Apology: this story needs explaining. It is about a boy and a girl at a keg party in the forest around a bonfire; however, it's written in Virginia- Woolf-style stream-of-consciousness writing. The characters, Flavinda and Valentine, are two characters Woolf made up in "Between the Acts." Flavinda was a good girl that fell in love with Valentine, who loved her, but was a big fat player.

Step. Step. Step
Right foot. Left foot. Right foot.
Swish. Swish. Swish.
Flavinda comes. I pump the tap up and down.
Flavinda comes, I can hear her slow, symphonic footsteps. I can hear her hands in her pockets. I hear the thorns scratching her skin in the dark.
Flavinda comes.
Thump. Thump. Thump.
Inhale. Exhale. Inhale.
Almost there. Almost to Valentine, who is pumping and filling his cup. Pumping and laughing. Closing his eyes, mouth open, chin back. One hand in his pocket, one hand around a sticky cup. Valentine is always happy. Valentine doesn't need me.
A new breeze signals her arrival. Hair stands on end as she parts the last bush and arrives. In the dark she is a ghost, a specter. A child bride and a siren with a blurry outline, joining the ring around the fire.
A circle populated by mourners, I enter. They're all crying because only one will win, only one will sleep in Valentine's tent tonight. That is Valentine - laughing. Persuasive. Confident. experienced. He knows I'm here and does not look over his shoulder.
The circle sways. The fire reaches higher. There is a graceful exchange of chair occupants, dancers unchoreographed. Flavinda traces the dirt with her toes as she walks. Puts a sticky cup in her hand. Sits down and crosses her legs in slow motion. Leans forward, leans back. Partners next to her exchange. Her voice is no lullaby, it is an unapologetic mirror.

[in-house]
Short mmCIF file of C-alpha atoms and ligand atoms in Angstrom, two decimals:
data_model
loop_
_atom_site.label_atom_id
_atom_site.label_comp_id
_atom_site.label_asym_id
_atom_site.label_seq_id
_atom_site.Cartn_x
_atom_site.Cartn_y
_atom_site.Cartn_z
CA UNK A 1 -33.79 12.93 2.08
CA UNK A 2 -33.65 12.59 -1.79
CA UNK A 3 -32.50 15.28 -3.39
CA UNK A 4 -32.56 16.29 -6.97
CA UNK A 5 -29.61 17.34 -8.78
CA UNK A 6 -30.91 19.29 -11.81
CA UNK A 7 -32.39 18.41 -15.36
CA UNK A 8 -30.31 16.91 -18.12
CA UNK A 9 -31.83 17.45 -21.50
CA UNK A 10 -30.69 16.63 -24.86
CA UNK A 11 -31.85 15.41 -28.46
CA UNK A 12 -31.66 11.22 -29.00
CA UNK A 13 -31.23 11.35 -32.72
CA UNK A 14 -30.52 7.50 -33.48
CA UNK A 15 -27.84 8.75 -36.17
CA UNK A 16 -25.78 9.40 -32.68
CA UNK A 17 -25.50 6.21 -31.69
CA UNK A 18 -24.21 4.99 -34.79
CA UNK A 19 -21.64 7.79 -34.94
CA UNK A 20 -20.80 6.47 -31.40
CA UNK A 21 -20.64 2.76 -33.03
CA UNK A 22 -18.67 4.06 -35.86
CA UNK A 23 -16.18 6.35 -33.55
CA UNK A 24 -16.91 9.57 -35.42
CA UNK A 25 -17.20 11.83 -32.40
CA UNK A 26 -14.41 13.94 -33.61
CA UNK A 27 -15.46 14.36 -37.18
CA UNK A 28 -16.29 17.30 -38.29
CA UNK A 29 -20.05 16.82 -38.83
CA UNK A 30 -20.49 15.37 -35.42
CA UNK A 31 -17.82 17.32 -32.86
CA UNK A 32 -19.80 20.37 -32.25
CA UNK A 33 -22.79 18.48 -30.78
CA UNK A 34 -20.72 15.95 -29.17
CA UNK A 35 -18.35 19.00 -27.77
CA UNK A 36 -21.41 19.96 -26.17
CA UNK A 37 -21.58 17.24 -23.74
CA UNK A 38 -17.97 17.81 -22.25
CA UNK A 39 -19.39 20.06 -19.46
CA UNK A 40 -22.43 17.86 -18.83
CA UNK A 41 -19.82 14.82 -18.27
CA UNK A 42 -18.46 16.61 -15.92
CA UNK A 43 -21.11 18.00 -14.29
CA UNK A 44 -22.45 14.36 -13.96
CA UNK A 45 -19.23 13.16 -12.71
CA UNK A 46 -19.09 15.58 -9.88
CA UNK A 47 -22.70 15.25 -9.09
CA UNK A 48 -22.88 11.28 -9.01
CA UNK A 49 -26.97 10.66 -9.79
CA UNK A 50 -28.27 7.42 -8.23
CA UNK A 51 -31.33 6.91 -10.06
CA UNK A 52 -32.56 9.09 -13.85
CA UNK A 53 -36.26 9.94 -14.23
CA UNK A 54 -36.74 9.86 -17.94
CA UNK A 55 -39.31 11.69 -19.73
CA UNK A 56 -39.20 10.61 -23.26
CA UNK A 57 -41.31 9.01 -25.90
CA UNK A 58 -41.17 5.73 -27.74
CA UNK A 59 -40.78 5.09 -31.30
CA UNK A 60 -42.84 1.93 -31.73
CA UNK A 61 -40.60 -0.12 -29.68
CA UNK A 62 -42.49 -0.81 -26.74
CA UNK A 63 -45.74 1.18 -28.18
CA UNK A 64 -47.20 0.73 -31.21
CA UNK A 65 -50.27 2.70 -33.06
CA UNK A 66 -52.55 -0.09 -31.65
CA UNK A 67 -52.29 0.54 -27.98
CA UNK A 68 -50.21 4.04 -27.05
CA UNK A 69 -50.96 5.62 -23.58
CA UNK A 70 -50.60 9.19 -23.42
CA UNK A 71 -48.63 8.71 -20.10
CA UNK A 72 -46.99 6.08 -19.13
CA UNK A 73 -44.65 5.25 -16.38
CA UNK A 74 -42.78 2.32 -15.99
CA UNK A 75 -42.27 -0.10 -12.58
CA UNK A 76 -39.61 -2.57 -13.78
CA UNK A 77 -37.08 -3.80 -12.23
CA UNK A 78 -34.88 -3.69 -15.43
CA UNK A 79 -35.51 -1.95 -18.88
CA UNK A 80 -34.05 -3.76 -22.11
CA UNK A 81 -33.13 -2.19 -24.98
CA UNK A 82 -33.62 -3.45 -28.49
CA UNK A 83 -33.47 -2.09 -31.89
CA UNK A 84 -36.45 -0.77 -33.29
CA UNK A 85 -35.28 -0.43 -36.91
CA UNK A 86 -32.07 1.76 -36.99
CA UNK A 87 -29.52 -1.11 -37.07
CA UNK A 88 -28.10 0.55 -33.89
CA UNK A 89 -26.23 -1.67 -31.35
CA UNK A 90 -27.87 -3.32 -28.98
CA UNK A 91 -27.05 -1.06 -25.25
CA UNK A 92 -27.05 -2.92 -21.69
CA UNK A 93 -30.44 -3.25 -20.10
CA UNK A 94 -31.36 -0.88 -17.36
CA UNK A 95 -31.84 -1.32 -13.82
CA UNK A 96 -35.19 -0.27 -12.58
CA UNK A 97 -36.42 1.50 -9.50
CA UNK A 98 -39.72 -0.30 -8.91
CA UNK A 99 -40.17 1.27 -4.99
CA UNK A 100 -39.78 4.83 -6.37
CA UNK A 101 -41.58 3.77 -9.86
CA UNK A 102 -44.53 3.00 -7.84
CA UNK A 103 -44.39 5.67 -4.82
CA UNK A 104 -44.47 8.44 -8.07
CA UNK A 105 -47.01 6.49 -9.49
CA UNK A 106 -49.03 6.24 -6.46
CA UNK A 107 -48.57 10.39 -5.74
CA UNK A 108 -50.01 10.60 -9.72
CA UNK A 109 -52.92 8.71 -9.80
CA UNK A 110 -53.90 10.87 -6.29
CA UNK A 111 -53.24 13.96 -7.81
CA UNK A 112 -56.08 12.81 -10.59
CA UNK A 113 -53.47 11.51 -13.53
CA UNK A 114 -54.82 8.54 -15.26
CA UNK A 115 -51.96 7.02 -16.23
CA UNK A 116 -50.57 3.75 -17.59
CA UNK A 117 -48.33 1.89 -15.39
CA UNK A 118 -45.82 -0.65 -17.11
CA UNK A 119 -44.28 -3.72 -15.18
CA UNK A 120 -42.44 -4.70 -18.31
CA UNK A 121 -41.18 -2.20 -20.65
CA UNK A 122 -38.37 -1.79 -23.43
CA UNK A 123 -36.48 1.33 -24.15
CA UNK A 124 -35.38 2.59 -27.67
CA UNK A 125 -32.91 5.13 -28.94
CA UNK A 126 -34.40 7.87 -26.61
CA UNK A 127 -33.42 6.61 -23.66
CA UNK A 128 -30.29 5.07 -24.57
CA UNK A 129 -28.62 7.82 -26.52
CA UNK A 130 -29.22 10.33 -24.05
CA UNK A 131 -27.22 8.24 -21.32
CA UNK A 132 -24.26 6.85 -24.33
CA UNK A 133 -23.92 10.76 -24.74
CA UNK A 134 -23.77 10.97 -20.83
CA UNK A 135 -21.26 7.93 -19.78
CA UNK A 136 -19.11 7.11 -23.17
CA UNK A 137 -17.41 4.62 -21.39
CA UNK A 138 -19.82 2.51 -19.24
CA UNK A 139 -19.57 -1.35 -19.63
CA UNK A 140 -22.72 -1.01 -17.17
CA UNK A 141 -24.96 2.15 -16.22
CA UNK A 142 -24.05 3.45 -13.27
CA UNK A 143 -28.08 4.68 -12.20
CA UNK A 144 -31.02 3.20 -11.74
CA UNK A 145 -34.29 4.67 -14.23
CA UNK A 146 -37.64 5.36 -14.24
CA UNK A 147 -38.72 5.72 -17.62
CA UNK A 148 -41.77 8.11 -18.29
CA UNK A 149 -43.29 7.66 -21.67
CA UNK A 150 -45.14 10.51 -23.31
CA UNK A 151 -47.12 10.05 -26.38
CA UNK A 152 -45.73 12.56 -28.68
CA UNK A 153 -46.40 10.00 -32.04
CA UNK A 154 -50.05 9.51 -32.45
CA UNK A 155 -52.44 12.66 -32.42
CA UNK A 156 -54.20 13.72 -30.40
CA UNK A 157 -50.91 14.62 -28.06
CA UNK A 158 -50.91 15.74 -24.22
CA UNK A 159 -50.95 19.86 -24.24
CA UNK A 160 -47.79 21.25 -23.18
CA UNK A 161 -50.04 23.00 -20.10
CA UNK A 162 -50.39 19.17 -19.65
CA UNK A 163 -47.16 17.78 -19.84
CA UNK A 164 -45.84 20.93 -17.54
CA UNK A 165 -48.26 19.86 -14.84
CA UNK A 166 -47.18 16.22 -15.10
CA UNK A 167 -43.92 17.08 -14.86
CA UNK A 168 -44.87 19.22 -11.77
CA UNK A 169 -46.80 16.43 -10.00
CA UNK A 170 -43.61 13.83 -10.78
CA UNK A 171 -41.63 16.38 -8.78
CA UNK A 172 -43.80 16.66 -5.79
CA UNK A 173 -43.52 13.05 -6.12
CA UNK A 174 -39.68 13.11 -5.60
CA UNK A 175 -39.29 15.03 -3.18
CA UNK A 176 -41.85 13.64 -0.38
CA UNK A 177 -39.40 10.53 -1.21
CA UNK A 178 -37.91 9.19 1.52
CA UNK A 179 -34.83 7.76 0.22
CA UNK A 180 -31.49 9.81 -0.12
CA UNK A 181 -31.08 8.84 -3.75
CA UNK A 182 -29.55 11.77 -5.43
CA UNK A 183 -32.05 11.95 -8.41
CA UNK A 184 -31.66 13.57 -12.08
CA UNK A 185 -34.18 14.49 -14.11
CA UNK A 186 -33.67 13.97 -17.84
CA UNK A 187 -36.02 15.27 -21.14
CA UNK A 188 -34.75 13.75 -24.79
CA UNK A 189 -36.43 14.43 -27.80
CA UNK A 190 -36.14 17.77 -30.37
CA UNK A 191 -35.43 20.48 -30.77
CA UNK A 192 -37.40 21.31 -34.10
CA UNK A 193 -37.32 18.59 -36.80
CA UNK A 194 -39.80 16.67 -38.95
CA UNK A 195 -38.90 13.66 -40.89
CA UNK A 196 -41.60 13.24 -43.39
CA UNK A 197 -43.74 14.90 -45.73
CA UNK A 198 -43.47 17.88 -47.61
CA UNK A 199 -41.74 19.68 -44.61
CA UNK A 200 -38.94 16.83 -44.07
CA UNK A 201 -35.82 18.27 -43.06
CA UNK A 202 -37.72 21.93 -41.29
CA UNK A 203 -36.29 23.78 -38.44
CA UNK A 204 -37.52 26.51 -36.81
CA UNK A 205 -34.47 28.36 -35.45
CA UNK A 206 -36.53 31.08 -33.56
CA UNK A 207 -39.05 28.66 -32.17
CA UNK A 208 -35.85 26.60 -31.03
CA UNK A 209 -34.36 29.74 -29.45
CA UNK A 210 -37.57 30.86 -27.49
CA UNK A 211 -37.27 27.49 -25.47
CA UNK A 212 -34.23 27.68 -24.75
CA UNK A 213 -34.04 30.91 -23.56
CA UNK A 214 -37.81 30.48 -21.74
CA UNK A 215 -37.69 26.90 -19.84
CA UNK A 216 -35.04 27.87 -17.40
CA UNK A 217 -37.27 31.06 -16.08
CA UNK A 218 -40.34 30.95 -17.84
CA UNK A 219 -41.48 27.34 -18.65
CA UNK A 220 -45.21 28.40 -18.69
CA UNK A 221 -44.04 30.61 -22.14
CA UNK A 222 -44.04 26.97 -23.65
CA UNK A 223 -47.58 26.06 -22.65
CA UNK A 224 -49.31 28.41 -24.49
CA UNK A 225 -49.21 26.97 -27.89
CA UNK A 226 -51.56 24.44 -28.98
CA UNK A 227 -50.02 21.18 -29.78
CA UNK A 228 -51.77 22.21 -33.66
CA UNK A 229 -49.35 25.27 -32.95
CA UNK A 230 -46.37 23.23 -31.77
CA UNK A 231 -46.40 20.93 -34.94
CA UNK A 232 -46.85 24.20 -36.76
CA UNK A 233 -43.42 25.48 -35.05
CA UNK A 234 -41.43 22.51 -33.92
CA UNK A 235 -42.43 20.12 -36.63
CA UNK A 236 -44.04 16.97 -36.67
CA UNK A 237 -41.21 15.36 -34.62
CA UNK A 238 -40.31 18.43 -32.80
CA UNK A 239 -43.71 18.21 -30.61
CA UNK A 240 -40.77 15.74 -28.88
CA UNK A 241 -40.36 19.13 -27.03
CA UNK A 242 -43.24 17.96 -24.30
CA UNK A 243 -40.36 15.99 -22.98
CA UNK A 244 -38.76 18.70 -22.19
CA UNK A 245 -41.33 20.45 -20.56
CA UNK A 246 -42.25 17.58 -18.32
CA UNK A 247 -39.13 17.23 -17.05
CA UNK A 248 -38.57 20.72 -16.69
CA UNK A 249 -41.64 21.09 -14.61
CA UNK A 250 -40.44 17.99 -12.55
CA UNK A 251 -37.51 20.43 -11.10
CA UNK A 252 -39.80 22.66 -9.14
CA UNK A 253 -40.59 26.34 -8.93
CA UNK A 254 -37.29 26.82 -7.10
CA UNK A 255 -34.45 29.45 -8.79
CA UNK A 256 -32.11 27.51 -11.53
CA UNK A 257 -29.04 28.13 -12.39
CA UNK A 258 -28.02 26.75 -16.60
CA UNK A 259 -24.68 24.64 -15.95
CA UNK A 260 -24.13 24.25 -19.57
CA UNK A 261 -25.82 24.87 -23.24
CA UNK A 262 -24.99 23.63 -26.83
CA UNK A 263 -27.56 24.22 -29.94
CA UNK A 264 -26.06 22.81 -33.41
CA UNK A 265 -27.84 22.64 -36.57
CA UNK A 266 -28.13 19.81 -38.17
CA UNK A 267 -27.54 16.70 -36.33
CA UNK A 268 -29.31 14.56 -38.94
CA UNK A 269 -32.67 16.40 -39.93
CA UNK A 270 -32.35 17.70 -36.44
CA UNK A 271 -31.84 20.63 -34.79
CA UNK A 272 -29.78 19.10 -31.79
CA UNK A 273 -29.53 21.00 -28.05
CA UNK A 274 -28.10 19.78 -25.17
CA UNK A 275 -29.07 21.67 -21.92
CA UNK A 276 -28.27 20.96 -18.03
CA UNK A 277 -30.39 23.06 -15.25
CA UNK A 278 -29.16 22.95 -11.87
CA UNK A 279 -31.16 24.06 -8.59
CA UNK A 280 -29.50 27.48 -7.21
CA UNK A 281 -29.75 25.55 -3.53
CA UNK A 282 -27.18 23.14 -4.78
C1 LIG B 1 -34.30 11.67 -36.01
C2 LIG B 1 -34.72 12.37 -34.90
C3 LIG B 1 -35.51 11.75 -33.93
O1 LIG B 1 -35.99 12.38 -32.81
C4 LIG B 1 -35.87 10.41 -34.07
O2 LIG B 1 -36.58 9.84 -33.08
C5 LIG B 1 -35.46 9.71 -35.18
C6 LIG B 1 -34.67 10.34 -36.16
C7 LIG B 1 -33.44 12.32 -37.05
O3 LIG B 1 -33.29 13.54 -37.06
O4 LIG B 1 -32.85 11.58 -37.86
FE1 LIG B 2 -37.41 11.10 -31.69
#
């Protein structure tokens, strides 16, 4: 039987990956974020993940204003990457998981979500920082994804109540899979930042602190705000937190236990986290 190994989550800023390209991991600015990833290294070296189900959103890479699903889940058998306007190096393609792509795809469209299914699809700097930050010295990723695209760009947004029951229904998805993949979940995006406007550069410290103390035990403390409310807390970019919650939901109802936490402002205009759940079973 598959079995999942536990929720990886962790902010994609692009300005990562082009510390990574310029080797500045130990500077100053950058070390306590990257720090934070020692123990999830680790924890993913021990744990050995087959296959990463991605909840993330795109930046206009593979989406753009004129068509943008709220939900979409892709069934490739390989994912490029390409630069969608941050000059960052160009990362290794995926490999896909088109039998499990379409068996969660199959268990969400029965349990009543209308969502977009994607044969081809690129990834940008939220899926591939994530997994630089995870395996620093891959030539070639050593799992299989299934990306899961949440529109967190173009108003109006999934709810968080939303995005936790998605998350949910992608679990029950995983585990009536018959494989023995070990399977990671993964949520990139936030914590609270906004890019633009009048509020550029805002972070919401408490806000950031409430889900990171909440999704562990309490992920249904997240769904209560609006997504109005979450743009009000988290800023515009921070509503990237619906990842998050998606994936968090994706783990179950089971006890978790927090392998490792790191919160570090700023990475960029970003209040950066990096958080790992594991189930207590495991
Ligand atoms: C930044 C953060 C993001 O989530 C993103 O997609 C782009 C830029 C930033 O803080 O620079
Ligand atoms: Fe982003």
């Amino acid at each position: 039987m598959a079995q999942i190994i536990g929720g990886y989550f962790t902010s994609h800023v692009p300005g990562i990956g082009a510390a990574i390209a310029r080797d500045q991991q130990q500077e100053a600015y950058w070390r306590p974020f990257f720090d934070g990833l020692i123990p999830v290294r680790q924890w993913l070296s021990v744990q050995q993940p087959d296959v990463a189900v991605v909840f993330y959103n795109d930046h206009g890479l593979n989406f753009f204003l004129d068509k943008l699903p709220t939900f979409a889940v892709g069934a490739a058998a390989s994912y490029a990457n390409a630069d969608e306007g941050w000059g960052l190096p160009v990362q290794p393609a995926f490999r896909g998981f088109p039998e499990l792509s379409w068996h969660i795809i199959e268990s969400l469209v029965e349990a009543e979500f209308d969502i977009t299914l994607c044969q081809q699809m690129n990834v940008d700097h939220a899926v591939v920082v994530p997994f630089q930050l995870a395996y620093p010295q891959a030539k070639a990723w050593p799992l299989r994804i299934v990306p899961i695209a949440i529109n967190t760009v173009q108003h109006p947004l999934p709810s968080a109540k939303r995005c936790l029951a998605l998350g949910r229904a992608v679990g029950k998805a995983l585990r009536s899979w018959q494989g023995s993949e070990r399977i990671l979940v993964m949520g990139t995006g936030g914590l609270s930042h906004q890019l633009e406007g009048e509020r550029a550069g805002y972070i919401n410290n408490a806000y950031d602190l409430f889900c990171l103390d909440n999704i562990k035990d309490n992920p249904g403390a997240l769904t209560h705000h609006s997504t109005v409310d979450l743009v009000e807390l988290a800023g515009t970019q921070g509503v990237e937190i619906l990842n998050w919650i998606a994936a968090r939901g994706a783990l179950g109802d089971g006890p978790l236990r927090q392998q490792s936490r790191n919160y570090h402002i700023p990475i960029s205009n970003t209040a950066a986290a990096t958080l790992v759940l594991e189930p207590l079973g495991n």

One partner. On the left. She leans in.
New partner. On the right. She crosses her legs towards him.
Her cup is empty. Valentine is gone.
I will pretend to be engrossed in what you're saying, Mr. Right. I did not come here for him, just as he did not come here for me.
Turning over my right shoulder, I catch Flavinda's lean. Offensive, absorbed. There is no better listener, no meaner person. Her dark figure is still, it laughs, it shakes its fist in the air, it leans in further. I can watch her as long as I like. She will make a face at me if she catches me.
Crickle. Crackle. Pop.
Branches and bushes reluctantly part. Mr. Left doesn't like my company that much. But I like him. I will grow on him. I'm hard at first, throwing my morbidity instantly into nice-to-meet-you's. Let us agree on the selfishness of humanity from the get-go. Only in realizing we only love ourselves can we have any semblance of friendship. Mr. Left just wants to laugh. As do I, but at different things. Come on, Left, show me a place I can pee in peace. Then I will go home. I came here for Valentine and he is busy.
Somewhere, Valentine laughs with his arm around someone's waist. Behind some tree, another candidate kisses him. Flavinda squats in bushes, appreciating the moon.
There was a time when I'd watch her breathe. I'd watch her snore. I'd run my index finger along her clavicle and memorize the temperature of her skin. I smelled her hair. A lot. She always smelled like happiness, in clothes she'd worn a week straight. Flowers. Picking them. Giving them. Lifting my arm over her head and forcing me into a ballroom dance.
Punching someone in the face. Fighting. Being a whore. I pick the heads of violets and throw them angrily. They don't go far. Telling me I was special. Holding my hand. Running toward me, picking me up, spinning me. His lies smell like vomit and infect the air. The mourners lick it up. Valentine.
I at least have to say goodbye before I go. Why?
"Goodbye, Valentine."
"Goodbye, Flavinda. Till we meet again."